Greenlight Capital Re Ltd.: By a wide margin, the largest holding in the WCC portfolio at 39% is Greenlight Capital Re Ltd. (NASDAQ:GLRE), the Cayman Island reinsurance company founded by hedge fund manager David Einhorn. As you can see, I don’t shy away from concentrated holdings but instead prefer them (its hard enough to find one good idea let alone many). The company writes reinsurance policies to various primary insurers and invests its float in Einhorn’s hedge fund Greenlight Capital. The company has the potential to be a compound return machine, benefiting from profitable underwriting (thus far), superior investment management thanks to Einhorn and his team, and no corporate level taxes. I began buying GLRE when it was trading in the $11s during the market crash, a price below its tangible book value. This bargain price didn’t last long and the stock now trades at a healthy premium to book and in the $26 range (the company’s investments through Greenlight Capital also performed well in the interim, increasing tangible book value substantially). While I am not purchasing additional shares at these price levels, I don’t intend to sell the stock and will hold until I believe it trades at an unsustainable multiple of tangible book. I hope this is in the distant future after GLRE is able to compound returns for a number of years. As I continue to deposit cash, GLRE’s weighting in the portfolio will decrease. Note that Einhorn has maintained a healthy level of skepticism about the equity markets and a large short portfolio. GLRE’s investment portfolio is up .6% on the year vs. a down market.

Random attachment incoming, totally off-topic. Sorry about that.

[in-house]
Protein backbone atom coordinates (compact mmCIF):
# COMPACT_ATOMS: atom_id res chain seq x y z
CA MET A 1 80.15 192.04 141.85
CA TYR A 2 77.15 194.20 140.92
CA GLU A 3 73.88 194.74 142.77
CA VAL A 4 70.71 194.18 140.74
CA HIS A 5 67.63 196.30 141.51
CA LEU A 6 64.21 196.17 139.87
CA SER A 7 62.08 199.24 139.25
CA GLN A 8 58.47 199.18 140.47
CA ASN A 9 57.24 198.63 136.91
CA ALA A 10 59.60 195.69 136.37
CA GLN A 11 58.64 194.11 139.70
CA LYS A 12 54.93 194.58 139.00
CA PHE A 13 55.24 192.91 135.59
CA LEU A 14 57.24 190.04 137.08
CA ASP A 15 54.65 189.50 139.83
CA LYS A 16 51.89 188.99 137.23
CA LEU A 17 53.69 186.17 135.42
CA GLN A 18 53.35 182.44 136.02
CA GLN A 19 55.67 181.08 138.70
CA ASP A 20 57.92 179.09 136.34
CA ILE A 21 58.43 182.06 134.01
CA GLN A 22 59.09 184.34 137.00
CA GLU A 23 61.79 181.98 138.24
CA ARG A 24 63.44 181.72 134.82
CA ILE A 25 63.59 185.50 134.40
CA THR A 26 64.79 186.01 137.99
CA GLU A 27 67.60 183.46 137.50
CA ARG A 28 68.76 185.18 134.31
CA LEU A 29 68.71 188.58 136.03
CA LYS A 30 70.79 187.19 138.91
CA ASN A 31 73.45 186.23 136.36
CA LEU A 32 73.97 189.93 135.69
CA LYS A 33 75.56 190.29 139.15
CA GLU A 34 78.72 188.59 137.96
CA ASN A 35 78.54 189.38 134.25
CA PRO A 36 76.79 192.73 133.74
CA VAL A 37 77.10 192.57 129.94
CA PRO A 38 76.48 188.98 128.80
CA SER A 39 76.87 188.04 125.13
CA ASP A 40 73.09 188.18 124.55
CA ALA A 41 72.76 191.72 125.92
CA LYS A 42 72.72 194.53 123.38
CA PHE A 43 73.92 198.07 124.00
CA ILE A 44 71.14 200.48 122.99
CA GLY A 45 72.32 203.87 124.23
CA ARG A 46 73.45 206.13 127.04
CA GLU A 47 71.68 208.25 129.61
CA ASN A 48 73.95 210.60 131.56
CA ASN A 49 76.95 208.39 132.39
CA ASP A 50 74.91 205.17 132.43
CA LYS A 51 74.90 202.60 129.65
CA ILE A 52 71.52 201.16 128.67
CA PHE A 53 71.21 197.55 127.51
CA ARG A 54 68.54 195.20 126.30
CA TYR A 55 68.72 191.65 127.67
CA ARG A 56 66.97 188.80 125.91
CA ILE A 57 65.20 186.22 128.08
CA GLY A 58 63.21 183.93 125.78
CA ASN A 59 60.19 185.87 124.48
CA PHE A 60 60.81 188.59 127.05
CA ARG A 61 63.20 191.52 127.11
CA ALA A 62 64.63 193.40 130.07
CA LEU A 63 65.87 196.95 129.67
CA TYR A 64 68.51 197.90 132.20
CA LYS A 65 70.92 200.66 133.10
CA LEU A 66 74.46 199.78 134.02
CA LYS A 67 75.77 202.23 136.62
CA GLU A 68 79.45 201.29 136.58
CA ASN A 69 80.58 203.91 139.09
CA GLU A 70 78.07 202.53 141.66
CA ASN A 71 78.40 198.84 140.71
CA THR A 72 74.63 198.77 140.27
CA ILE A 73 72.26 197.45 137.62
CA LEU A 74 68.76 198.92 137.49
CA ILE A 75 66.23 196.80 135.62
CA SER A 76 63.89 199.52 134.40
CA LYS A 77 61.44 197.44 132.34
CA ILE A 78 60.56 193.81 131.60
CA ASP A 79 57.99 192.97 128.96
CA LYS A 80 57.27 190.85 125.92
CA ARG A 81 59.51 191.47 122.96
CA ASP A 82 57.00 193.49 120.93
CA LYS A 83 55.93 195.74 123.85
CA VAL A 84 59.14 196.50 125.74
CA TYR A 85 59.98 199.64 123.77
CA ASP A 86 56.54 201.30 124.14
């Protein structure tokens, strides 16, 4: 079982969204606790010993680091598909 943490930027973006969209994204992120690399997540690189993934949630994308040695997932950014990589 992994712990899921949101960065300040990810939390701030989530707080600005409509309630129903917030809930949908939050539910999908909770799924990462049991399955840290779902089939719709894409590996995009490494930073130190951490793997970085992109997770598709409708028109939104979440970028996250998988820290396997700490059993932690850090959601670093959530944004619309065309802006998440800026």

Goldman Sachs Group Inc.: At roughly 7.5%, Goldman Sachs Group Inc. (NYSE:GS) is the second largest holding in the portfolio. I bought GS two times during the quarter in the mid $140s after the announcement of the SEC’s fraud case against the investment bank. GS now trades at slightly over its tangible book value and at a mid single digit trailing earnings multiple. I think it likely that the SEC’s case against the firm will result in a financial settlement which doesn’t damage the going concern value of the firm. I also think that the market’s pessimism surrounding the financial reform bill is over blown and the large investment banks will continue to be extremely profitable enterprises over the coming decade. I’d also note that one side effect of intense regulation in an industry is a weakening of smaller players with fewer resources, while strengthening and further entrenching the larger players (see Phillip Morris in the era of intense tobacco regulation). I wouldn’t be surprised to see GS’ market share grow over the coming decade as its lesser competitors struggle in heavy regulatory environment.